Instructor (Stephen Boyd)
:Well, this is – we’re all supposed to pretend it’s Tuesday. I’ll
be in Washington, unfortunately. So today I’ll finish up and give a wrap up on the
Analytic Center Cutting-Plane Method, and then we’ll move on to, actually, one of the
coolest topics that really kind of finishes this whole section of the class, and that’s the
Ellipsoid Method. So we’ll look at this, and I’ll try to make clear what is useful and
what’s not. The Analytic Center Cutting-Plane Method is useful. When you have a
problem that you need to solve where you really do only have access to something like a
cutting plane or sub-gradient oracle, and for whatever reason – you have to look at those
reasons very carefully.
But if you have such a problem, this is an awfully good choice, and it’s going to beat any
sub-gradient type method very much. This is going to have much more computation,
obviously, per step, more storage, all sorts of stuff like that, compared to sub-gradient
method, which involves essentially zero computation and zero storage. They’re way,
way, way, way better than sub-gradient methods. Okay, so here’s the Analytic Center
Cutting-Plane Method. You’re given an initial polyhedron known to contain some targets
which might be feasible points, might be epsilon sub-optimal points.
Doesn’t really matter what it is. You find the analytic center of the polyhedron, which is
to say more precisely, you find the analytic center of the linear inequalities that represent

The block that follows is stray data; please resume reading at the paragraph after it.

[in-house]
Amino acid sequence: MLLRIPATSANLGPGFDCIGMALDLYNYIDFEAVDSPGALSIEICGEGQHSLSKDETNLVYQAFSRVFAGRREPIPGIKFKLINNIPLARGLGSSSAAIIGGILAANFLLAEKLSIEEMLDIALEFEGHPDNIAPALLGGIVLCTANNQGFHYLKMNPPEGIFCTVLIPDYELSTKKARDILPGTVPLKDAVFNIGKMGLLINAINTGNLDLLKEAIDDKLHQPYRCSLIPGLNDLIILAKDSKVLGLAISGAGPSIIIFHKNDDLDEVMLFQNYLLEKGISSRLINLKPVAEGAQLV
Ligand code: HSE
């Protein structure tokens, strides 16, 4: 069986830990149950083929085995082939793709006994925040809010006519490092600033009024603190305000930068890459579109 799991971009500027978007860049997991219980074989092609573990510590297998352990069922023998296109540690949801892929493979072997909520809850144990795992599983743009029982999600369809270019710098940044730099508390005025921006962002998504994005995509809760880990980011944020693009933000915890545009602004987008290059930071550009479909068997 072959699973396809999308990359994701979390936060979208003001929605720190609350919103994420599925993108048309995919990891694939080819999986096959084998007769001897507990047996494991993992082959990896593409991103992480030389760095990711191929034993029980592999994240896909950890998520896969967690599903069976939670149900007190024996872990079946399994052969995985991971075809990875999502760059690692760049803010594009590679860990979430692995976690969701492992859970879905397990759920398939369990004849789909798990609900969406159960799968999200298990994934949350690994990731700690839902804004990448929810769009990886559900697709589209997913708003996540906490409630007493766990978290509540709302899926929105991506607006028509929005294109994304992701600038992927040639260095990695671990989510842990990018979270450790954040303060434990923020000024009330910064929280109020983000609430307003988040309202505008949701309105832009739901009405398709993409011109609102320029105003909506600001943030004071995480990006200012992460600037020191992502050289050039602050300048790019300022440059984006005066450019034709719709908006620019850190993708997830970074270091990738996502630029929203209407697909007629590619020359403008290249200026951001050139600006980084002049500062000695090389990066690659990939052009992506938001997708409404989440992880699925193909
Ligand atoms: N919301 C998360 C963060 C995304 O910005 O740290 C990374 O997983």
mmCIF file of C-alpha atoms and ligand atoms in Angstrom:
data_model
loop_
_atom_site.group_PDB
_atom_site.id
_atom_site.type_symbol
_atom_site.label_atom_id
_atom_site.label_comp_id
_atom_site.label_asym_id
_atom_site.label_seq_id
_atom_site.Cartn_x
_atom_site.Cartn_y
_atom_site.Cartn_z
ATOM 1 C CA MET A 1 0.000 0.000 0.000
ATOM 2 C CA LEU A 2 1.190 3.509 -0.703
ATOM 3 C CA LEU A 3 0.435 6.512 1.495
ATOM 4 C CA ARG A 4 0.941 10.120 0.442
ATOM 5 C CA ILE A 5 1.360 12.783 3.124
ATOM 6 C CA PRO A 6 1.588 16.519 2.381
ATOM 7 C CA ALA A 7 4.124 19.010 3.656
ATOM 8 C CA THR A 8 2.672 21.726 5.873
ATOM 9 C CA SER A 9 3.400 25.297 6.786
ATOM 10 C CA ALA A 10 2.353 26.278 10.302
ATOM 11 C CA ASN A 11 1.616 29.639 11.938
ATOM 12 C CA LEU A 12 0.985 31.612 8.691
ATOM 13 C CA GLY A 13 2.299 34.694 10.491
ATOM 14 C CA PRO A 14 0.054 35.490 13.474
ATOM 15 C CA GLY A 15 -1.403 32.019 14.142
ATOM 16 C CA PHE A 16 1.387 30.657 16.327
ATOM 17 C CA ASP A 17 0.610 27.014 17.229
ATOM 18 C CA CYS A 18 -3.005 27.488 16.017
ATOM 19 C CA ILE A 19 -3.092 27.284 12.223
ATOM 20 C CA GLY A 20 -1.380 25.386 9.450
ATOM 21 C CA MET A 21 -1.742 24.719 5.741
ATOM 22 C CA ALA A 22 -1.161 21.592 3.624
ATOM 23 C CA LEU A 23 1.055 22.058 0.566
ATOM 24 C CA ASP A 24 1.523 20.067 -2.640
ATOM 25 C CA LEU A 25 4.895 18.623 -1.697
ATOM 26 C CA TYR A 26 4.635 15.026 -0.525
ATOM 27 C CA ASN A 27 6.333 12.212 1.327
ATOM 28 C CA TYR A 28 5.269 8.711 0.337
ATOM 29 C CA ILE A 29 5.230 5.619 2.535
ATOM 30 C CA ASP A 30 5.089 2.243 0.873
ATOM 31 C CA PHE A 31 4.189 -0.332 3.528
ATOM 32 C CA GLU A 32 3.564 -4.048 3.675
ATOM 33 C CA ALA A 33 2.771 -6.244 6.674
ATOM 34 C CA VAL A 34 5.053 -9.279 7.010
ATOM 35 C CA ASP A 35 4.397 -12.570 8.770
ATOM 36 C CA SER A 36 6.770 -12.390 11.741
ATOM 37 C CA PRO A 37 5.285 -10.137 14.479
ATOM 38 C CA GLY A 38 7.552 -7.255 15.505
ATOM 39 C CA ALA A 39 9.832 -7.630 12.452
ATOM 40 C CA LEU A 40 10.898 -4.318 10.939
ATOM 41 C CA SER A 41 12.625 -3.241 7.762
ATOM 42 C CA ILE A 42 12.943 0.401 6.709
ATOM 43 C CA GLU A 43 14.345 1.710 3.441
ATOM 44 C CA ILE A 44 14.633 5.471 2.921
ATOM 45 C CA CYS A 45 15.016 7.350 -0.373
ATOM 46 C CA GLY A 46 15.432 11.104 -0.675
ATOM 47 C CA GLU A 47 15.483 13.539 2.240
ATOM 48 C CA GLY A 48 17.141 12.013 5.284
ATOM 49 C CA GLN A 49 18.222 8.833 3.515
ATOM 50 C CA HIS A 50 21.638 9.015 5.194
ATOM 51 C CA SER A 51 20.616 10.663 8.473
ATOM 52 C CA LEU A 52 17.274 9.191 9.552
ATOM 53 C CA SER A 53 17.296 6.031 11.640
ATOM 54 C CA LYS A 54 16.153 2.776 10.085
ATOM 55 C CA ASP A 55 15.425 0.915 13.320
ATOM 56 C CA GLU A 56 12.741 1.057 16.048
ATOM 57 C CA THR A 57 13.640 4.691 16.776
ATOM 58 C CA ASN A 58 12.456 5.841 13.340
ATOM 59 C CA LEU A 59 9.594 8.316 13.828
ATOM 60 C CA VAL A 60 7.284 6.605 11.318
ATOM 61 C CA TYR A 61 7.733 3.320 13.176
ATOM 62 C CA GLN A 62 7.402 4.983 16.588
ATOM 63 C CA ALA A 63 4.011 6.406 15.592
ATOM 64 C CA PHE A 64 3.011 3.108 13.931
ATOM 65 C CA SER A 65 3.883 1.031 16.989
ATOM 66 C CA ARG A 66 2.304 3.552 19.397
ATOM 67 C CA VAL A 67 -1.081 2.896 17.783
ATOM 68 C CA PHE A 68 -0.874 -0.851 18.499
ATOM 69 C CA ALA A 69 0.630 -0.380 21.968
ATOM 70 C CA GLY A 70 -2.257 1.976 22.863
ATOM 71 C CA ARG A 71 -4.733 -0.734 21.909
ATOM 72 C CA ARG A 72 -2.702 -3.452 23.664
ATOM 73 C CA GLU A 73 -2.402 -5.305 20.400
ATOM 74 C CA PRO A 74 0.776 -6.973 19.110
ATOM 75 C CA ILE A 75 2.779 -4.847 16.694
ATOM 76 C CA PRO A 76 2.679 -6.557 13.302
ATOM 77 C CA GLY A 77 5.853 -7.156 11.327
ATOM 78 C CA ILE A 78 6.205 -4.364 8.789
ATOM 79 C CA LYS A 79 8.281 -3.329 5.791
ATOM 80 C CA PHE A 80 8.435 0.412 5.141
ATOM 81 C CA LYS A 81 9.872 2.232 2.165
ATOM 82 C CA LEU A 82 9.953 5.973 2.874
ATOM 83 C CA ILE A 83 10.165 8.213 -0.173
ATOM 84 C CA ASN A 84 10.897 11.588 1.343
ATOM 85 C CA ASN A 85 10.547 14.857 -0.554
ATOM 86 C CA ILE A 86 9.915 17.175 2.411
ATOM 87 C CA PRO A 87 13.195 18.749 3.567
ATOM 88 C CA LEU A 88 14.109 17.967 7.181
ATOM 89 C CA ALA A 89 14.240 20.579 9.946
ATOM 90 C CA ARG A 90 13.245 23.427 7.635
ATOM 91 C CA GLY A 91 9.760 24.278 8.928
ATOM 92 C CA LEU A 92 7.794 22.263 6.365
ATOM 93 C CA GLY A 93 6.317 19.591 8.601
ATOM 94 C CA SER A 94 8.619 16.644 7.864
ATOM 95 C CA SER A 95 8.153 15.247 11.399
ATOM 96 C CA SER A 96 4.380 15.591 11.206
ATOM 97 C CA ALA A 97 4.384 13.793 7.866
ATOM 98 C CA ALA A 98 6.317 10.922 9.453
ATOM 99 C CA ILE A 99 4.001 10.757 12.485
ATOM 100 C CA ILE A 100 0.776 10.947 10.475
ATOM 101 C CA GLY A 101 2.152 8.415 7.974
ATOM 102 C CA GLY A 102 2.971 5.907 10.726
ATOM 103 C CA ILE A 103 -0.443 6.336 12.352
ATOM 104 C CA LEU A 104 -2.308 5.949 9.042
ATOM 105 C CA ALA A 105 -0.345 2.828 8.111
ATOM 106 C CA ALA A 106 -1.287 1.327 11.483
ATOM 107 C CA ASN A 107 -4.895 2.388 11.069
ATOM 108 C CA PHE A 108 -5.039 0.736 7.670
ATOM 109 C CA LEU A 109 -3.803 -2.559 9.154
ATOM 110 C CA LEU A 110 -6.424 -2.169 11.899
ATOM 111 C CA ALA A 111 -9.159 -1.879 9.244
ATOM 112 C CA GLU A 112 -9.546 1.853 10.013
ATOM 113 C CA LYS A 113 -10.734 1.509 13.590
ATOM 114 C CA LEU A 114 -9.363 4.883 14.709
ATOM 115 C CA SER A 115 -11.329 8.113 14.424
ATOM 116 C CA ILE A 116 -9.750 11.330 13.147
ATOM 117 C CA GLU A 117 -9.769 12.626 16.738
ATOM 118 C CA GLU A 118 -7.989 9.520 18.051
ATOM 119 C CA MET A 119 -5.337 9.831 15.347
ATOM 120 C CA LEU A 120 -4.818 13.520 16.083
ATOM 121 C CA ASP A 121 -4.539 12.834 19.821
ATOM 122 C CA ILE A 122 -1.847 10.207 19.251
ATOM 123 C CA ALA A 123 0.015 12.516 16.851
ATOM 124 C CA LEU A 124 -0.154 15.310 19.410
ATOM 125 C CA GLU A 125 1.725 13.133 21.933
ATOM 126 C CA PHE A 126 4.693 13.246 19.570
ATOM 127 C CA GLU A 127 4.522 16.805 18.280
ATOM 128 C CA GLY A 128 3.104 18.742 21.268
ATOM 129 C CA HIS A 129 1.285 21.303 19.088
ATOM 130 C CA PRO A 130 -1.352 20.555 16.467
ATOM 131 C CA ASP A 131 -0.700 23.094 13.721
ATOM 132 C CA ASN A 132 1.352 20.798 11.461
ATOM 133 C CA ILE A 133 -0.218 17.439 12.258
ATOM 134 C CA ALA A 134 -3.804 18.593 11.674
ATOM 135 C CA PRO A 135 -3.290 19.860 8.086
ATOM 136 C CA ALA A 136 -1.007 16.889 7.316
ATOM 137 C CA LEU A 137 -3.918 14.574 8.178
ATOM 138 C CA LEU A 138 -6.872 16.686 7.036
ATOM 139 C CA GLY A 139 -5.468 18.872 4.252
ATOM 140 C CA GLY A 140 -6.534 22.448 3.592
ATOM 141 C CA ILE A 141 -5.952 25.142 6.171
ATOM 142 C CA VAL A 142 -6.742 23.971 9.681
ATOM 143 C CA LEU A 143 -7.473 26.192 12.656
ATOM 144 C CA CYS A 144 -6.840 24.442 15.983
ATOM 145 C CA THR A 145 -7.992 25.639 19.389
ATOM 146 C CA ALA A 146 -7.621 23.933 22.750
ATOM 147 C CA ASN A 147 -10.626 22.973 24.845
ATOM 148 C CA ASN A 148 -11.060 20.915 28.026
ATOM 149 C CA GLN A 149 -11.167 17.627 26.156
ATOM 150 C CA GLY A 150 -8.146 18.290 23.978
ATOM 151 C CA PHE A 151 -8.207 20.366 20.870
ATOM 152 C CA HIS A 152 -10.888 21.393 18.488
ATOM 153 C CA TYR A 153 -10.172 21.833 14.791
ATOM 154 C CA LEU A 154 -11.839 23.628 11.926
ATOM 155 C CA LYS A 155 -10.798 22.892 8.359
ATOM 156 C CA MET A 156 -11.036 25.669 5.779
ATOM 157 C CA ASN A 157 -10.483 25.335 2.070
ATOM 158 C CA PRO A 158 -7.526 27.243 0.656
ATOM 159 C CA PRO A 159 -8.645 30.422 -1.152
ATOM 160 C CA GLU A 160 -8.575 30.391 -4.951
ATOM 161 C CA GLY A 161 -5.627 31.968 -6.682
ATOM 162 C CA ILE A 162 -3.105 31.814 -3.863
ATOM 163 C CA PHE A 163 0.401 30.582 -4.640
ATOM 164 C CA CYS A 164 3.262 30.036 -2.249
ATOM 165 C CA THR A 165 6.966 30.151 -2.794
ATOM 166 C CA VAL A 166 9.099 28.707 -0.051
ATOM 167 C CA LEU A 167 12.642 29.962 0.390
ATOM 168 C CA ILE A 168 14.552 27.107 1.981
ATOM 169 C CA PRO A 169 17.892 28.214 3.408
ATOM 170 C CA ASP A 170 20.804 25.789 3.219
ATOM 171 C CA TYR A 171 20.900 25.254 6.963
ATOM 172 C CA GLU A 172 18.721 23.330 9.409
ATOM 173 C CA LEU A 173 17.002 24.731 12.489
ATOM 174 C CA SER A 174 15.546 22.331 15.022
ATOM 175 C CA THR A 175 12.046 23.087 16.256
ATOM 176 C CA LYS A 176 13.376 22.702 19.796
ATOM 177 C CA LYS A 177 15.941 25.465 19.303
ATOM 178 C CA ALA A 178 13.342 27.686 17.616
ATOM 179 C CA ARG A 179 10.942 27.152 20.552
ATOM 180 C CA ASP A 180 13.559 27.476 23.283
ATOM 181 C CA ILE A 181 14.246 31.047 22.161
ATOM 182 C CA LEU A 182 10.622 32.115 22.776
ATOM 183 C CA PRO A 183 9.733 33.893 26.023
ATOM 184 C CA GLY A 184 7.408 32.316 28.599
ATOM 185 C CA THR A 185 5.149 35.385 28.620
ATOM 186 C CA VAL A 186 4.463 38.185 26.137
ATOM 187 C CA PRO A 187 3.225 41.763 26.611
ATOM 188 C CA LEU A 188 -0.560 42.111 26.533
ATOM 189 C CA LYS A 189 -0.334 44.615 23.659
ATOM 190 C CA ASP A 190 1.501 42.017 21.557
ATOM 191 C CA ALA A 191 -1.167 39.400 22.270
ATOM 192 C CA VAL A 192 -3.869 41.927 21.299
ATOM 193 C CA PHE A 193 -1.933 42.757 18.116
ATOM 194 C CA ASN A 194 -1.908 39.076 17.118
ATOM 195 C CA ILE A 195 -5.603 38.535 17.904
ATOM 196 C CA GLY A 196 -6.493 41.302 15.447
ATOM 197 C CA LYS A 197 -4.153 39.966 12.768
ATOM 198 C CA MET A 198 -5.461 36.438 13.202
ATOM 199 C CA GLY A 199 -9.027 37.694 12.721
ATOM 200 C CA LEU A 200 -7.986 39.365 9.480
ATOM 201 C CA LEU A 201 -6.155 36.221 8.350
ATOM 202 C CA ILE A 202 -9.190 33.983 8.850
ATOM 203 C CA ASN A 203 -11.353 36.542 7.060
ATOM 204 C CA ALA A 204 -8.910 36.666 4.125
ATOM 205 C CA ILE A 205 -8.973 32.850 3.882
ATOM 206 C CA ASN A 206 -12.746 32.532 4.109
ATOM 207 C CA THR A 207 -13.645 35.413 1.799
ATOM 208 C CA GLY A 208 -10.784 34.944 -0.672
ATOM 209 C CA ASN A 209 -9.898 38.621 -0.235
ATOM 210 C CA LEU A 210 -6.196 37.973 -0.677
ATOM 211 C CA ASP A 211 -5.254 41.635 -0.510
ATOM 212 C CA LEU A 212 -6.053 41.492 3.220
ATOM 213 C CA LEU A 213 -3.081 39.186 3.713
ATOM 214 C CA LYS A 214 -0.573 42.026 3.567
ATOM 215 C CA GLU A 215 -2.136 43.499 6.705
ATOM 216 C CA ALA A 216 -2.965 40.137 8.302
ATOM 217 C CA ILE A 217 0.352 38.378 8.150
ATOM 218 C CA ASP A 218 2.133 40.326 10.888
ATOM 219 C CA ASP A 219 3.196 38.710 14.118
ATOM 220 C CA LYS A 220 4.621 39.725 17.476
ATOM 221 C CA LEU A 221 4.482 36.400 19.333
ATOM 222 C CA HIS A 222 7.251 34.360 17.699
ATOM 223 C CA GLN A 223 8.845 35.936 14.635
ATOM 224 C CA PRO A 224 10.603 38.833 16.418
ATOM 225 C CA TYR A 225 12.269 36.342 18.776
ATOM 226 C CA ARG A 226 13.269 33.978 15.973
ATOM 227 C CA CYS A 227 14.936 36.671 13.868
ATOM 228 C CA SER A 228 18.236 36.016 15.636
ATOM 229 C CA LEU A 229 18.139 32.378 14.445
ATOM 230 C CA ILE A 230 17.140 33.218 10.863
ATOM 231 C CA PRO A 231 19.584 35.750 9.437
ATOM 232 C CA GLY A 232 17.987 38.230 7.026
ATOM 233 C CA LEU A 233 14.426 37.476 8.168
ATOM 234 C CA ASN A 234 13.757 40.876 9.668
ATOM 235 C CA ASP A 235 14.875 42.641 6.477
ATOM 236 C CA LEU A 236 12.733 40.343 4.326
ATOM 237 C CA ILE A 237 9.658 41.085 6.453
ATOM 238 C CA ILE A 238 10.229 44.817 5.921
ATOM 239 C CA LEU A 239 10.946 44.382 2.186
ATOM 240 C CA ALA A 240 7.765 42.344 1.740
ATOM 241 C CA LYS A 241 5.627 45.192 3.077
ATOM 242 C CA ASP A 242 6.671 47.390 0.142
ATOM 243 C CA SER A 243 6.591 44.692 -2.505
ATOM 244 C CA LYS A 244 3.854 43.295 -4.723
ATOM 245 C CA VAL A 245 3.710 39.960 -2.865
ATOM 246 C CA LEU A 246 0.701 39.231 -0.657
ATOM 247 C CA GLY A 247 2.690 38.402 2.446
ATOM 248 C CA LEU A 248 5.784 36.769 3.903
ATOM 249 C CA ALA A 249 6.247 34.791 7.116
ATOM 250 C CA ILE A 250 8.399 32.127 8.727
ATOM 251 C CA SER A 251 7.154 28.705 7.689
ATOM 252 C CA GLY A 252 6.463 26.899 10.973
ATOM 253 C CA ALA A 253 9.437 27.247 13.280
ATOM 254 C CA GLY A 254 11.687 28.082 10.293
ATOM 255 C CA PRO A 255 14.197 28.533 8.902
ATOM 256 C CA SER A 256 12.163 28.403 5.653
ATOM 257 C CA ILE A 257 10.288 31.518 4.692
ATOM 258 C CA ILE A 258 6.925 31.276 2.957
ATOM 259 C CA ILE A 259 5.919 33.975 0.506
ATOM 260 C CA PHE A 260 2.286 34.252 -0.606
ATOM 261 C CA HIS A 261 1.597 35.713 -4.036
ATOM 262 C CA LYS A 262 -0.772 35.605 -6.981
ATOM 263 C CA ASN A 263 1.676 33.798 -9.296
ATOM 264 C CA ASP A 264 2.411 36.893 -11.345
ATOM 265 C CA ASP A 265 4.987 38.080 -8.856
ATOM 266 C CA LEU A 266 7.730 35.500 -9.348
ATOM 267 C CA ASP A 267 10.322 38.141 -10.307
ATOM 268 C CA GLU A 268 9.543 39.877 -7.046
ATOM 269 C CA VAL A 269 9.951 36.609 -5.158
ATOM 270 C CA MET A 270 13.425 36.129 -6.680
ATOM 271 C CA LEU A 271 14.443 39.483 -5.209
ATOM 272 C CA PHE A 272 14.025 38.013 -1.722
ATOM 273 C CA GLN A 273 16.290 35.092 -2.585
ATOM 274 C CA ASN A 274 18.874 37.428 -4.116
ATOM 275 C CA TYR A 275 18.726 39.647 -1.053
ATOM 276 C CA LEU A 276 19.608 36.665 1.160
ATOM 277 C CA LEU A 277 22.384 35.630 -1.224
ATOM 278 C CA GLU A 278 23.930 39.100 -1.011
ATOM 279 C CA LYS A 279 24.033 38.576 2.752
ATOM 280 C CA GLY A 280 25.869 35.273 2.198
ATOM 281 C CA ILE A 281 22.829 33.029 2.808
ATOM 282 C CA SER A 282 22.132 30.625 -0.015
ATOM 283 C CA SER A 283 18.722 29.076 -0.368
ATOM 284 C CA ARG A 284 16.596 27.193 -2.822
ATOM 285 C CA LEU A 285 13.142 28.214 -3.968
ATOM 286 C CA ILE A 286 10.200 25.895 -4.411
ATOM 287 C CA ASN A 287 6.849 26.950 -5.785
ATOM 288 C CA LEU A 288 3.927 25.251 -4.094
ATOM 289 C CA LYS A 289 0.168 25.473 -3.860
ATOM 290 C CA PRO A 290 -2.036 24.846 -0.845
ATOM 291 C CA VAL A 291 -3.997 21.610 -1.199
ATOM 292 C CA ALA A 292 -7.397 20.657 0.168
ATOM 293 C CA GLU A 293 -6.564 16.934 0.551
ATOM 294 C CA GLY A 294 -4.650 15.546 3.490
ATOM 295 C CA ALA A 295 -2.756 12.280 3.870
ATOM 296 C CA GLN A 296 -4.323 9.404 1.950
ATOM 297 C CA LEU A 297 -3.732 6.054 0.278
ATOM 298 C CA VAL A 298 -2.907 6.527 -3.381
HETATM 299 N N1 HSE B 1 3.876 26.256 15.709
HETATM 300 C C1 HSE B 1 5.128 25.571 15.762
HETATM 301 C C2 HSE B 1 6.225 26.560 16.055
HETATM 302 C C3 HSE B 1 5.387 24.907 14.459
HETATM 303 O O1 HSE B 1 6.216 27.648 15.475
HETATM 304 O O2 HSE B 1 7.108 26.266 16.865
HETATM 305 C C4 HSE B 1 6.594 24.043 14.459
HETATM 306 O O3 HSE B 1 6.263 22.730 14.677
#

the polyhedron. And you query the cutting-plane oracle at that point. If that point is in
your target set, you quit. Otherwise, you add, you append this new cutting-plane to the
set. Of course, what happens now is your point X (K+1) is not in P (K+1) by definition.
Well, sorry. It might be in it if it’s a neutral cut, but it’s on the boundary.
What you need to do now is at the next step you’ll need to calculate the analytic center of
that new set, and I think – I won’t go through this. There’s a lot of different methods.
Infeasible Sartinutin Method is the simplest one. Maybe not the best, but we’ll go on and
just go to a problem, and I’ll show how this works. So this is a problem we’ve looked at
already several times. It’s piecewise linear minimization. It’s a problem with 20 variables
and 100 terms, and an optimal value around one. Let me add, just to make sure this is
absolutely certain and clear. If this problem were – if you just had to solve a problem like
that, it goes without saying you would not use something like an analytic center.
You’d just solve the LP. Let’s bear in mind that every one of these iterations requires an
effort that’s at least on the order of magnitude of simply solving this problem to ten
significant figures right off the bat by Barrier Method. So your code from last quarter,
your homework code which shouldn’t have been too many lines, will actually solve this
problem very, very quickly. In fact, anyone want to take a cut at how fast it would be?